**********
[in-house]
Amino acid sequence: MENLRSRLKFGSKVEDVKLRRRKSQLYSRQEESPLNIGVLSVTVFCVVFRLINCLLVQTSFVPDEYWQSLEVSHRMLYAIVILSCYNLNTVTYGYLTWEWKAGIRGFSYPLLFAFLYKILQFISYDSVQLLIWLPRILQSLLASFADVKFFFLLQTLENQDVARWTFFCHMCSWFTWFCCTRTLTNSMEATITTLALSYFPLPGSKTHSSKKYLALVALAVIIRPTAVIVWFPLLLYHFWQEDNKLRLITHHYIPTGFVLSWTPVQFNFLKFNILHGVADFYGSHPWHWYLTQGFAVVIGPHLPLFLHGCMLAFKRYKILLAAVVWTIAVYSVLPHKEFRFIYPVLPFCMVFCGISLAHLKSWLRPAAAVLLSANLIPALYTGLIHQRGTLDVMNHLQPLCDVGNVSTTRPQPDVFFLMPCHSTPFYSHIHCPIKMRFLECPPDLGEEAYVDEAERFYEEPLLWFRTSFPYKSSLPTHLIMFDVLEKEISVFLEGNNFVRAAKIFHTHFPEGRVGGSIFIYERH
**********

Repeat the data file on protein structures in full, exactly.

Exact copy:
[in-house]
Amino acid sequence: MENLRSRLKFGSKVEDVKLRRRKSQLYSRQEESPLNIGVLSVTVFCVVFRLINCLLVQTSFVPDEYWQSLEVSHRMLYAIVILSCYNLNTVTYGYLTWEWKAGIRGFSYPLLFAFLYKILQFISYDSVQLLIWLPRILQSLLASFADVKFFFLLQTLENQDVARWTFFCHMCSWFTWFCCTRTLTNSMEATITTLALSYFPLPGSKTHSSKKYLALVALAVIIRPTAVIVWFPLLLYHFWQEDNKLRLITHHYIPTGFVLSWTPVQFNFLKFNILHGVADFYGSHPWHWYLTQGFAVVIGPHLPLFLHGCMLAFKRYKILLAAVVWTIAVYSVLPHKEFRFIYPVLPFCMVFCGISLAHLKSWLRPAAAVLLSANLIPALYTGLIHQRGTLDVMNHLQPLCDVGNVSTTRPQPDVFFLMPCHSTPFYSHIHCPIKMRFLECPPDLGEEAYVDEAERFYEEPLLWFRTSFPYKSSLPTHLIMFDVLEKEISVFLEGNNFVRAAKIFHTHFPEGRVGGSIFIYERH